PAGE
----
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Lesson 5Constructors
Objective Explain the syntax of class constructors.


Constructors are used to create instances of classes. Their syntax follows:

modifiers ConstructorName(arguments) throws Exception {
 // Constructor body

The modifiers, arguments, and throws clause are optional. The modifiers may be
  1. public,
  2. protected,
  3. private, or
  4. none (package access).
The arguments and throws clause are defined in the same way as with methods (see Module 5).
Constructors are not inherited from their superclasses; they must be defined for each class. There is one exception: if no constructors are defined for a class, then the compiler defines a default, parameterless constructor. If the class is declared as public, then the default constructor is public. Otherwise, it has no modifiers.

this() and super()

Sometimes you may want to define one constructor in terms of another. Consider the following example:

class MyClass {
     int i;
     String s;
     public MyClass(int i, String s) {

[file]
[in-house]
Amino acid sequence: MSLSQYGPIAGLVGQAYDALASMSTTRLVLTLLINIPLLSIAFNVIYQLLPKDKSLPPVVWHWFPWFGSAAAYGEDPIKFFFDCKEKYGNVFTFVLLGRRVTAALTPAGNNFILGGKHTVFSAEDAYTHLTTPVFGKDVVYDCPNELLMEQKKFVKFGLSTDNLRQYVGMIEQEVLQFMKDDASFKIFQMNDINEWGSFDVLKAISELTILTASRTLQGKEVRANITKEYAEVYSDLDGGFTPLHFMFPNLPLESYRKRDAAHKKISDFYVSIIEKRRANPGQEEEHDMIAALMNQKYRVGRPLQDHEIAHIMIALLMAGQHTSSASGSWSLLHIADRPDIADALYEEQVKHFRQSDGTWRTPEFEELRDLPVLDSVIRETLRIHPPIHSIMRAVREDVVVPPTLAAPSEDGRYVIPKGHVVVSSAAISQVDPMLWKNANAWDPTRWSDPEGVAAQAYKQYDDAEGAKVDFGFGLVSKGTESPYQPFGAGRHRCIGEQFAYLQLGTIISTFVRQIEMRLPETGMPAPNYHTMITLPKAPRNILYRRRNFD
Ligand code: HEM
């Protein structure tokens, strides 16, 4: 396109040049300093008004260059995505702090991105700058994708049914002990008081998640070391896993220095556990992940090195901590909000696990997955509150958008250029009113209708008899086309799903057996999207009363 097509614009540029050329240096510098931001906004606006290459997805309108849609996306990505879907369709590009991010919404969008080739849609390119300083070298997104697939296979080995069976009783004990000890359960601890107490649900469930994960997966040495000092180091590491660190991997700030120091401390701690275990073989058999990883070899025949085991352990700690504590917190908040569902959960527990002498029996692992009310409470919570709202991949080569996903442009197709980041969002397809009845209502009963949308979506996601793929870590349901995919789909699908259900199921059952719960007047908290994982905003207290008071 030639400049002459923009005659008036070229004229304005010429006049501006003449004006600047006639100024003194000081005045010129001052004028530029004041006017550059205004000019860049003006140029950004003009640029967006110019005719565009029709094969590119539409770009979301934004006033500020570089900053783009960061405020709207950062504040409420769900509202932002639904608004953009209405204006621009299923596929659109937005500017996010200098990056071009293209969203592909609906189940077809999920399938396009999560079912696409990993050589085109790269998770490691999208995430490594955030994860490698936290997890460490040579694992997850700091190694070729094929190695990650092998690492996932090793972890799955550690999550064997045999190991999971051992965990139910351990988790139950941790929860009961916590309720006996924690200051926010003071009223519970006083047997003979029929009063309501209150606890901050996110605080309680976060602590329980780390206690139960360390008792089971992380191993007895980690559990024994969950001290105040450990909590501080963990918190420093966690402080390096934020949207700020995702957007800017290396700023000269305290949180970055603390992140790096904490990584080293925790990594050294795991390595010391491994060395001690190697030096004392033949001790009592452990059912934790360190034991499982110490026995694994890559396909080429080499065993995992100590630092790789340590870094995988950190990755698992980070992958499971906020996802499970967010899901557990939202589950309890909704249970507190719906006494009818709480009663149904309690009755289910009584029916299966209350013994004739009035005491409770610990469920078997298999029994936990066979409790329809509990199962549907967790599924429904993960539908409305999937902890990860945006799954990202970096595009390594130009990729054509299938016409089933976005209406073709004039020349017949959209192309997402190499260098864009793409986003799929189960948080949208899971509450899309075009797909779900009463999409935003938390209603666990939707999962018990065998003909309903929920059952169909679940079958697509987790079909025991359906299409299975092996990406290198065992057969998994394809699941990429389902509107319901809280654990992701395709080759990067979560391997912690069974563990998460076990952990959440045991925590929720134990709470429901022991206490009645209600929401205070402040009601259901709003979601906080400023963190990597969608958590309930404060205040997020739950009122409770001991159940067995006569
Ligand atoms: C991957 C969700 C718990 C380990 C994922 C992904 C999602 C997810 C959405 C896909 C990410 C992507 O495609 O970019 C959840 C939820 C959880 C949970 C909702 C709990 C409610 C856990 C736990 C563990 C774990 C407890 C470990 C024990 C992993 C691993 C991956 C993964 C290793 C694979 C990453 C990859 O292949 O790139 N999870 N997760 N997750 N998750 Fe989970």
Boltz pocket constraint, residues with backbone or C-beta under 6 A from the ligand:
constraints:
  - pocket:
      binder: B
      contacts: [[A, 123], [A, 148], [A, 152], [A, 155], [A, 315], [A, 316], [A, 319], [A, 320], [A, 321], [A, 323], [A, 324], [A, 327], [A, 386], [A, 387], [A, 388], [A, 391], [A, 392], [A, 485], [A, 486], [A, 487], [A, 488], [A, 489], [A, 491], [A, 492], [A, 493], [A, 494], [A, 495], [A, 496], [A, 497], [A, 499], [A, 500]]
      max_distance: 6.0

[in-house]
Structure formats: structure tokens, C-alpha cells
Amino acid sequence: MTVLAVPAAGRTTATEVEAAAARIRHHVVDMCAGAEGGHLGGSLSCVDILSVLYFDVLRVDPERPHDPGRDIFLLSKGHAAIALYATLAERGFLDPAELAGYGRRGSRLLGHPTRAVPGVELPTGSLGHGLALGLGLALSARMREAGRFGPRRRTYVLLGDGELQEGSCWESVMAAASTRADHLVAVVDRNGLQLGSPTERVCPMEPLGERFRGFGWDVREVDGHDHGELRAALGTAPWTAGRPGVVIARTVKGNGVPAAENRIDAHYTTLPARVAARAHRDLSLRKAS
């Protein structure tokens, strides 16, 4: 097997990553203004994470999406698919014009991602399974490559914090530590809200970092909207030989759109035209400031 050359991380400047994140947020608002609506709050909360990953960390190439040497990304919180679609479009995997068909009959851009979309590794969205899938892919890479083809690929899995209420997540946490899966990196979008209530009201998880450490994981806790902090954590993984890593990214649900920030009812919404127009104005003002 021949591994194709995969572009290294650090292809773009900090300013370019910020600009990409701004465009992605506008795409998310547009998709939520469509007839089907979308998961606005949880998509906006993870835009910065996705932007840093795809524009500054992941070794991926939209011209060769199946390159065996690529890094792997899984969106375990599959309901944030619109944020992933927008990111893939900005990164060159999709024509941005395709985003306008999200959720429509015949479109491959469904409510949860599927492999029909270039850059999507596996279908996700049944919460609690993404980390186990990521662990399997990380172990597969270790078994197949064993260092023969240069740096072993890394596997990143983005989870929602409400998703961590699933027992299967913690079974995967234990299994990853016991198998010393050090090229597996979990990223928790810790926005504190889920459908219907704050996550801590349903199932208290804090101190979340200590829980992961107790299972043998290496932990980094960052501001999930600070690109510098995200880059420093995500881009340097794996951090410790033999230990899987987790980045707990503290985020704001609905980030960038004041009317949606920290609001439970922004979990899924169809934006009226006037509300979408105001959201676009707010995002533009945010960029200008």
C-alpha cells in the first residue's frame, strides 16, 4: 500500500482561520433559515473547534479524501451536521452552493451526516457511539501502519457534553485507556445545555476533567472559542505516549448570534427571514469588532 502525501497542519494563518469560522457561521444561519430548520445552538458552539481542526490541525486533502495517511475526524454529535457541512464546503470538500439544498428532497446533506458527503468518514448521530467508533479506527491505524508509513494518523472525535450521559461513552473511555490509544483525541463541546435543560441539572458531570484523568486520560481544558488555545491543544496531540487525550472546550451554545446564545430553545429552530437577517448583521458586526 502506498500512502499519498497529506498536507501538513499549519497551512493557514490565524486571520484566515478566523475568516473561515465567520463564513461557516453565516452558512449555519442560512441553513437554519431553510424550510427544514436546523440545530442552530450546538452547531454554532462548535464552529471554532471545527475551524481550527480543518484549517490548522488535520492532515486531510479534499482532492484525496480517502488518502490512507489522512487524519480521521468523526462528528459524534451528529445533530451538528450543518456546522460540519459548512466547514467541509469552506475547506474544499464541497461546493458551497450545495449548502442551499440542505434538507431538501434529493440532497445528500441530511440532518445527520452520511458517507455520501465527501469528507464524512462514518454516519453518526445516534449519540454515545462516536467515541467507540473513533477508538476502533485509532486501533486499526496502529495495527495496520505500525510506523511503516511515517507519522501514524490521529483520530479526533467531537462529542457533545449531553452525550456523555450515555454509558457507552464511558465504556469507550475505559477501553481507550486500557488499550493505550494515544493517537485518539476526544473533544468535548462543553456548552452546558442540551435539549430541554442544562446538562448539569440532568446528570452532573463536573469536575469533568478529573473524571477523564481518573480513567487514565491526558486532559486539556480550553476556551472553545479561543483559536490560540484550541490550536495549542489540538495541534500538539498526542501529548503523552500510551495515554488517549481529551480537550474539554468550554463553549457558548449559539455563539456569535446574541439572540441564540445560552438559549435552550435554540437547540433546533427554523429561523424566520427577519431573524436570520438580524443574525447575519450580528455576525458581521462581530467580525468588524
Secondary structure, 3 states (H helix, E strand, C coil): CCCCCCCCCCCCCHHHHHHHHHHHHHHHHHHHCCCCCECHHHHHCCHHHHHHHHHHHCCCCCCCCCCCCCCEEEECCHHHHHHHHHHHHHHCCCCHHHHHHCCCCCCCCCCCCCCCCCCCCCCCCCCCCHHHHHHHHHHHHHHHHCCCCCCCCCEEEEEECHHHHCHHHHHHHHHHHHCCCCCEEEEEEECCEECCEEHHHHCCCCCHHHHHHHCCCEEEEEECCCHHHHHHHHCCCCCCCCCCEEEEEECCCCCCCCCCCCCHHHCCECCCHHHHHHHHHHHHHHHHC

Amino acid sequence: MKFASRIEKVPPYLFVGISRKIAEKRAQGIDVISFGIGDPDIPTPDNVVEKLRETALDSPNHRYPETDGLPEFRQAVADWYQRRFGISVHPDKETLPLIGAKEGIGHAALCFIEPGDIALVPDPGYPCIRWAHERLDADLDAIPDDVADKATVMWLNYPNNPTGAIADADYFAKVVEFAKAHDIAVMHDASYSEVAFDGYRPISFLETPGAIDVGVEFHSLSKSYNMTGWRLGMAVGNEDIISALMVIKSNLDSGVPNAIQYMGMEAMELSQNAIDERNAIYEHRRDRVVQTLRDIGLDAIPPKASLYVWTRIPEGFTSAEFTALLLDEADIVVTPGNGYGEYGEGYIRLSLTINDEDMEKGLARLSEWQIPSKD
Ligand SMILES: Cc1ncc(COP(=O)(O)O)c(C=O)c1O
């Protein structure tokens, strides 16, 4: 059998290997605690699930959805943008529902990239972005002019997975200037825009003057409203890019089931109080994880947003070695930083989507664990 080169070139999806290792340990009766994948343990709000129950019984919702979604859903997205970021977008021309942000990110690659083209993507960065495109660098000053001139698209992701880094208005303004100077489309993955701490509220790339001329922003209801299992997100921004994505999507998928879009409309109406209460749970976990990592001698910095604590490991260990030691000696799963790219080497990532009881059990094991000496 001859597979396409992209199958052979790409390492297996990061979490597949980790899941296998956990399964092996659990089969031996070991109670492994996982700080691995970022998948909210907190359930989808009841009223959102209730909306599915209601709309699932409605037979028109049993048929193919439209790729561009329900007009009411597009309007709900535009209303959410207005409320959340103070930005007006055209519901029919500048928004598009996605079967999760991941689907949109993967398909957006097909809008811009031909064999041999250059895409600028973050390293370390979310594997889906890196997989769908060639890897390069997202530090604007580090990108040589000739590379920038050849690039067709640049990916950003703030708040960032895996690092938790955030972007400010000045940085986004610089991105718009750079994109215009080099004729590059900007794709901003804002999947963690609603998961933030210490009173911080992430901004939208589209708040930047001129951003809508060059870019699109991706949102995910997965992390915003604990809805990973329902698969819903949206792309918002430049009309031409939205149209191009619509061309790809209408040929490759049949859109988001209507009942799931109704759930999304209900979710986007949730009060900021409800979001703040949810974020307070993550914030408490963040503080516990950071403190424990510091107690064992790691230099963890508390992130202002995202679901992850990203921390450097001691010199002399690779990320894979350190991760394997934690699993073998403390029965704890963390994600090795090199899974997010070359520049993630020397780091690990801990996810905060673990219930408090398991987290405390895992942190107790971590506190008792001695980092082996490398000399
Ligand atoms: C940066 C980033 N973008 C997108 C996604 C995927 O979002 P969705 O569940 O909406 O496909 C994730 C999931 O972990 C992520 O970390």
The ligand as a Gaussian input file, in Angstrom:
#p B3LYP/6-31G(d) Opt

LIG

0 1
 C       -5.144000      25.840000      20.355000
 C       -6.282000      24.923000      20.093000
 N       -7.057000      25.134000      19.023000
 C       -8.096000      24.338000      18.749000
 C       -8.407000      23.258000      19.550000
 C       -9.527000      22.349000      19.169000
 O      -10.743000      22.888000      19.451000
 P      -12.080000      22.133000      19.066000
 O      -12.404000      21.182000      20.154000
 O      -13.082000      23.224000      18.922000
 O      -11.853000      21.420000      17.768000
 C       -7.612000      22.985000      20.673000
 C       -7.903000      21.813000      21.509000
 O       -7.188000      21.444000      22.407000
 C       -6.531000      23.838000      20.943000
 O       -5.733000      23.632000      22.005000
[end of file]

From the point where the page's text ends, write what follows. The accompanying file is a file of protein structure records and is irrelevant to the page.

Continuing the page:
this.i = i;
      this.s = s;
     public MyClass() {
The first MyClass() constructor sets the i and s field variables to the values of the i and s parameters. The this identifier refers to the current instance of MyClass being created. The second MyClass() constructor creates a MyClass object using the first constructor. The this(10,"none") causes the first constructor to be invoked with the arguments of 10 and "none."
If this() is used, it must be the first statement in a constructor.
The use of super() is similar to this() except that it invokes a constructor of the class's superclass. If super() is used, it must also be the first statement in a constructor. If neither this() nor super() is supplied, an implicit super() (with no arguments) is supplied by the compiler.
This causes the superclass portion of an object to be created before that of the class itself.